England: the Charles before Charles, England yesterday and today

Charles will be crowned in a surprisingly consistent ceremony since the coronation of Edgar‘first king of all England‘, in 973. But the golden ritual that gave birth to a nation a millennium ago now vibrates like the New York Met Gala or Mumbai’s NMACC launch party. Is it possible that this fancy dress party stands out from the others? Yes, there is a much older fandom. Not only is Charles 74 compared to Elizabeth’s 27 at the time of the coronation, there is now a stark generational gap in favor of maintaining the monarchy. For many youngsters, their favorite part of the coronation is the three-day weekend, which means extra time in the pubs.
Unfortunately, the only way for some of them to pay a bigger beer bill on the weekend is to forego a few meals during the week. The UK’s cost of living crisis has even teachers and nurses lining up at food banks. Even where looking at the golden cars, crimson robes, swan feathers and the like in The Crown’s version of things is a happy diversion, the Windsors’ actual extreme extravagance can rub into unevenness very, very painfully.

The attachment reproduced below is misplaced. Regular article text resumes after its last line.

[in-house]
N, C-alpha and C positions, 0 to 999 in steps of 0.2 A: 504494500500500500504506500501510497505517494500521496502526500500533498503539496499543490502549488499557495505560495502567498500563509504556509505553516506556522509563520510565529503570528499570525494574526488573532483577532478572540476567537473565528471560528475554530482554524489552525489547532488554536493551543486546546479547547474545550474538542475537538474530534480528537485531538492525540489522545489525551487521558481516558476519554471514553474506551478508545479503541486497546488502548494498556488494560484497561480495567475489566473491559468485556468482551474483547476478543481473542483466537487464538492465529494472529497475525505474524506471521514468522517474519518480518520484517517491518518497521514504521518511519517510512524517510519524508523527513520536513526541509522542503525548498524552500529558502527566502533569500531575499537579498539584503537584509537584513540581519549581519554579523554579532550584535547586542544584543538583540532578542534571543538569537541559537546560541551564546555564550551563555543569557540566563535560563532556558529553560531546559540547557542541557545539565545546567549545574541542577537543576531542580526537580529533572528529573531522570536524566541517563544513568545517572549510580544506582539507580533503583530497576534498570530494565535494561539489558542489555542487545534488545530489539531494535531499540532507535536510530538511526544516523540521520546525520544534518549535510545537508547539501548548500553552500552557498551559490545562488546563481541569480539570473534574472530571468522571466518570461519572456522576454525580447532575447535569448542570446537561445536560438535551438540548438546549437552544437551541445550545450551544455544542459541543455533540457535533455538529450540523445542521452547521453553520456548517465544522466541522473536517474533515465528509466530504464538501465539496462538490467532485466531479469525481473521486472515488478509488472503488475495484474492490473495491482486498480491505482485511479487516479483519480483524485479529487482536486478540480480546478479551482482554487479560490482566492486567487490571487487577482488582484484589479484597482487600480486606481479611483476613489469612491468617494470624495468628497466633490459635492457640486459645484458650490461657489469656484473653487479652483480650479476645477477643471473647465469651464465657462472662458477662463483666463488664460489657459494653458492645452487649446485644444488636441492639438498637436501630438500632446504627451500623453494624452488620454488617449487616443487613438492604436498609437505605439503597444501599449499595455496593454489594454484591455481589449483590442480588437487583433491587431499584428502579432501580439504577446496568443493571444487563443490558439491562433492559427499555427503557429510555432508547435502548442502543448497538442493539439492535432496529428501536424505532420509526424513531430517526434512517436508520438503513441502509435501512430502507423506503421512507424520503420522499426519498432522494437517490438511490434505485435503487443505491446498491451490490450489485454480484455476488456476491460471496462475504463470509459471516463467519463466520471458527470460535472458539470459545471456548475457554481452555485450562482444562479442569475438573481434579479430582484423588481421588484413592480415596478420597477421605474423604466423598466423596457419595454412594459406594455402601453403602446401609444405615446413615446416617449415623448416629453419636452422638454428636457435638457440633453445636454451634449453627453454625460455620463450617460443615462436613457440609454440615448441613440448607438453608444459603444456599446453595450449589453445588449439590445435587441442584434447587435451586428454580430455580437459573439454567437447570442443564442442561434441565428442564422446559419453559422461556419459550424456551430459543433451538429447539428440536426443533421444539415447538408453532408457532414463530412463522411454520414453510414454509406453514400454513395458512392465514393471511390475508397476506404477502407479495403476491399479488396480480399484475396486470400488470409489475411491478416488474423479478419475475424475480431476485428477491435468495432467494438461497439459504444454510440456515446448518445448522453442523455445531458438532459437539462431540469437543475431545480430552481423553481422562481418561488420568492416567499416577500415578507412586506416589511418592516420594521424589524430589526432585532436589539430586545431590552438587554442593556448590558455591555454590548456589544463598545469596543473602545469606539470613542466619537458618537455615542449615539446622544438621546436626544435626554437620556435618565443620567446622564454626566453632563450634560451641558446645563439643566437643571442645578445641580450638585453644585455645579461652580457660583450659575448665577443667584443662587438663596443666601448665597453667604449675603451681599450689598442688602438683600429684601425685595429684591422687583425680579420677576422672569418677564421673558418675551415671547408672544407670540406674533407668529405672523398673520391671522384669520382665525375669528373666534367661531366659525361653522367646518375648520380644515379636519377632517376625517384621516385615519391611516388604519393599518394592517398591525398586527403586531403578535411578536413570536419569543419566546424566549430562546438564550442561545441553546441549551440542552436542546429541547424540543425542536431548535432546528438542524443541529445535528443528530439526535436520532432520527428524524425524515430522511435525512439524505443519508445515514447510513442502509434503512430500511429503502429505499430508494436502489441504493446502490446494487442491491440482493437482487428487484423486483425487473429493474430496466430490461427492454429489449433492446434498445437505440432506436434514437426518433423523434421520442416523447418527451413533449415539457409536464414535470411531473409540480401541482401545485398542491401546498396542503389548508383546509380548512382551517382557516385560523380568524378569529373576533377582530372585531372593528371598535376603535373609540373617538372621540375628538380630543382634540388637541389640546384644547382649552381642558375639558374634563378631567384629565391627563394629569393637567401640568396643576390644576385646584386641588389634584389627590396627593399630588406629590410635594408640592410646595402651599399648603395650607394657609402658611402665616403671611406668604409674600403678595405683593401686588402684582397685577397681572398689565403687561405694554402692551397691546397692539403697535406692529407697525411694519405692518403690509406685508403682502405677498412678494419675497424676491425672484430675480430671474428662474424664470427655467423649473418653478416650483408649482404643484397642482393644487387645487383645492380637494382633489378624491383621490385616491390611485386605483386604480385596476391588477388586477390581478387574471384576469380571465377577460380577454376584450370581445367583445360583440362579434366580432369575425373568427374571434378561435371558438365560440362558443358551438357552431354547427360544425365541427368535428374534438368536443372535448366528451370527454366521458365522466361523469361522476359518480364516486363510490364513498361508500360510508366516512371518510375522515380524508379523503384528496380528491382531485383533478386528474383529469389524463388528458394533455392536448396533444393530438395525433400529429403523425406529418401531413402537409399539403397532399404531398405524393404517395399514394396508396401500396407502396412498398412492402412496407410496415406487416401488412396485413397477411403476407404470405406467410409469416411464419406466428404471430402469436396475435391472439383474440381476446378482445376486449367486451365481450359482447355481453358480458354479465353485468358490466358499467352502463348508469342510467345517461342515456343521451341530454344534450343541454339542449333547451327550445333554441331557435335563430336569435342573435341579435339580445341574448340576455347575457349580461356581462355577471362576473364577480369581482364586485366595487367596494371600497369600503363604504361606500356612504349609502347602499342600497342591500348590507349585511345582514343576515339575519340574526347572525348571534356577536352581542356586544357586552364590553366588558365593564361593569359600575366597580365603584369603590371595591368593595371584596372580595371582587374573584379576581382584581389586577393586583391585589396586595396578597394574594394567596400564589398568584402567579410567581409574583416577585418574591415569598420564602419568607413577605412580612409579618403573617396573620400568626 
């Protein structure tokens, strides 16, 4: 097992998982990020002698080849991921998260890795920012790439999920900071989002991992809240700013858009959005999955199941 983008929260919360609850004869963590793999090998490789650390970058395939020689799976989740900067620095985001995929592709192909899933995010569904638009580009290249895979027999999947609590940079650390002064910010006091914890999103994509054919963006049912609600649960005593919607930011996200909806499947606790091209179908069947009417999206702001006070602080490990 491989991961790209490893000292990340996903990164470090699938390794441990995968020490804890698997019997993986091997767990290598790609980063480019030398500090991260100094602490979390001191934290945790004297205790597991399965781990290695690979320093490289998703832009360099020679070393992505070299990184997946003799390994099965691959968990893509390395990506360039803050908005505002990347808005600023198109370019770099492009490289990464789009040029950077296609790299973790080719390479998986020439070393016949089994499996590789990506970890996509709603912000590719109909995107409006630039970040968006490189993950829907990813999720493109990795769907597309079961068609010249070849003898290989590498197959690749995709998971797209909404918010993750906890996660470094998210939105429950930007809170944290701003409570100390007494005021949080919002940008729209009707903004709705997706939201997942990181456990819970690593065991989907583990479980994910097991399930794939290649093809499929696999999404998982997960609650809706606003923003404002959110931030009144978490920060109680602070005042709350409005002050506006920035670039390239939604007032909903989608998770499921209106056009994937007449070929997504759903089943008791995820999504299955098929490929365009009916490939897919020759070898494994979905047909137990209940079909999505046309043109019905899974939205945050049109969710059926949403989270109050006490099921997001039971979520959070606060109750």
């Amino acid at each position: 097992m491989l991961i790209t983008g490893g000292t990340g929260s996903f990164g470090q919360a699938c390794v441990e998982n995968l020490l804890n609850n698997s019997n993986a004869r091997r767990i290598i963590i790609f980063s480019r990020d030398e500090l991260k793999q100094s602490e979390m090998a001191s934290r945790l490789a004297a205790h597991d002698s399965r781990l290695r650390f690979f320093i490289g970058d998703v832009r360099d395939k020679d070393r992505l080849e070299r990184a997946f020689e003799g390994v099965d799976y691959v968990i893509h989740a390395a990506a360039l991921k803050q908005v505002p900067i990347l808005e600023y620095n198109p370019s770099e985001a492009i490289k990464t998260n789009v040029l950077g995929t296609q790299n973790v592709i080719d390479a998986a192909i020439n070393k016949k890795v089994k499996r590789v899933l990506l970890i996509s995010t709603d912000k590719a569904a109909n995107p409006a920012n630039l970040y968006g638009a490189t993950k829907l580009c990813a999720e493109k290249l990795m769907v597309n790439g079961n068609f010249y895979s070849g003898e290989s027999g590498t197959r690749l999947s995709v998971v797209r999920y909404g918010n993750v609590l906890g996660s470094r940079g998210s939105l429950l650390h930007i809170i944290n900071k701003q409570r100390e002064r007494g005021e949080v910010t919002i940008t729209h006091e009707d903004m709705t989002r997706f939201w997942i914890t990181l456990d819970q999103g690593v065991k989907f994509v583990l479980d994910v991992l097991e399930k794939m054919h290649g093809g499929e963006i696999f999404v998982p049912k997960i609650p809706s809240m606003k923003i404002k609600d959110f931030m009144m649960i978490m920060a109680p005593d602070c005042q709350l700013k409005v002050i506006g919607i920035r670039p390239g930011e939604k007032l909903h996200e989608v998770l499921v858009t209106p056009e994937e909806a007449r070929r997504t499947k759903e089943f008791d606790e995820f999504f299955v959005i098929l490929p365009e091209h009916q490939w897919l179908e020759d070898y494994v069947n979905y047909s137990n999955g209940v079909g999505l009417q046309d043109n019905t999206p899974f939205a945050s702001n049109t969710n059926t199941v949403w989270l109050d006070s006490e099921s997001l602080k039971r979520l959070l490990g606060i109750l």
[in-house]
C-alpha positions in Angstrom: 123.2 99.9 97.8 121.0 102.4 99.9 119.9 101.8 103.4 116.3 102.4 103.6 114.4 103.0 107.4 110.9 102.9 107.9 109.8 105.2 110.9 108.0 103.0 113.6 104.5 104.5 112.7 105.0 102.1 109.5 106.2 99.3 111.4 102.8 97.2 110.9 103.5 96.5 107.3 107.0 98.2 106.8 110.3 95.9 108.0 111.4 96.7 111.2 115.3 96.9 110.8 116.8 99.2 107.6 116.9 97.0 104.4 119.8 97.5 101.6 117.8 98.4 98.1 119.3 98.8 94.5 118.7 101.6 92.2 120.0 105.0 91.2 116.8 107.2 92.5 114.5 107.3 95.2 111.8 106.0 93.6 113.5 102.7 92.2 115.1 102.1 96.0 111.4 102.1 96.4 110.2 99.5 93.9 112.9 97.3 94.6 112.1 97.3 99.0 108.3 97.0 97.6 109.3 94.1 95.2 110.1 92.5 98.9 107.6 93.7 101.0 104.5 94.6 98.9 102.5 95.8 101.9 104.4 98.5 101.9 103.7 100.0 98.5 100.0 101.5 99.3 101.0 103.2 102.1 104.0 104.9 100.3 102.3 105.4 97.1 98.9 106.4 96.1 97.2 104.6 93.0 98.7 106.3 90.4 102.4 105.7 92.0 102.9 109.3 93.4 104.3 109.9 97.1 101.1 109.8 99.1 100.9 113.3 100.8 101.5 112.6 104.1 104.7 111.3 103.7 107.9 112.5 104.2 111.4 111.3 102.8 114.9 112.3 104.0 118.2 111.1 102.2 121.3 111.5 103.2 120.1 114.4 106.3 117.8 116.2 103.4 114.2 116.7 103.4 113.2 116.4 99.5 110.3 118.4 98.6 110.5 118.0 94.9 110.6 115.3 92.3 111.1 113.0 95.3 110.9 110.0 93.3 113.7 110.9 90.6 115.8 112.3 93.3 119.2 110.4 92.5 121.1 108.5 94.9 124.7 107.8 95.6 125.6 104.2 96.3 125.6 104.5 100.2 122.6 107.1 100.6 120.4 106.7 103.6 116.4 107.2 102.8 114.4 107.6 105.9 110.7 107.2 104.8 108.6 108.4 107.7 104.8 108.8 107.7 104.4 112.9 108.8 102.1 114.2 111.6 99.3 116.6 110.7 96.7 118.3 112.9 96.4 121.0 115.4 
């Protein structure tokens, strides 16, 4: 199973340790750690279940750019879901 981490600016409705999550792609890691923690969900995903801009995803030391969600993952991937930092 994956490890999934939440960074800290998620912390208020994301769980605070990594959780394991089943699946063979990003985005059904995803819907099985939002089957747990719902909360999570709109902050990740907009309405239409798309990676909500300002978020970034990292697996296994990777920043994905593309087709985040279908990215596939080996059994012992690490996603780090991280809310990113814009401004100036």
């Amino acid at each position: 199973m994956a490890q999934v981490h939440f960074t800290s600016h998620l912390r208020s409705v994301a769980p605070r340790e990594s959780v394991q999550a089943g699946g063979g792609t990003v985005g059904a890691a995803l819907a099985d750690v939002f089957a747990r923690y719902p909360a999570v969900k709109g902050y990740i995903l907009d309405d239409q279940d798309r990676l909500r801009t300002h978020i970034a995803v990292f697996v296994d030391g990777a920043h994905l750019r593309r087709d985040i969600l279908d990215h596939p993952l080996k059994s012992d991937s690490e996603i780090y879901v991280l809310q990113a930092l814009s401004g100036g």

As you think about what this high tension between pageantry and hardship might cause, remember the stormy fortunes of the two ancestors from whom the new king takes his name. Charles I kept rubbing Parliament the wrong way and paid for it with his head. Karl II was an outrageous “merry monarch” who died with at least 13 children but no rightful heir. Between these two, 1649-60, England was a republic. The coronation of Charles III is a gigantic public relations theater to persuade his country that he should not want to return to this fate. Will he manage to look like a “king of the people”? Will invitations to a refugee choir and NHS workers do the trick? Maybe. Or maybe Adele and Harry Styles have better read the mood of the public, in RSVPing no.


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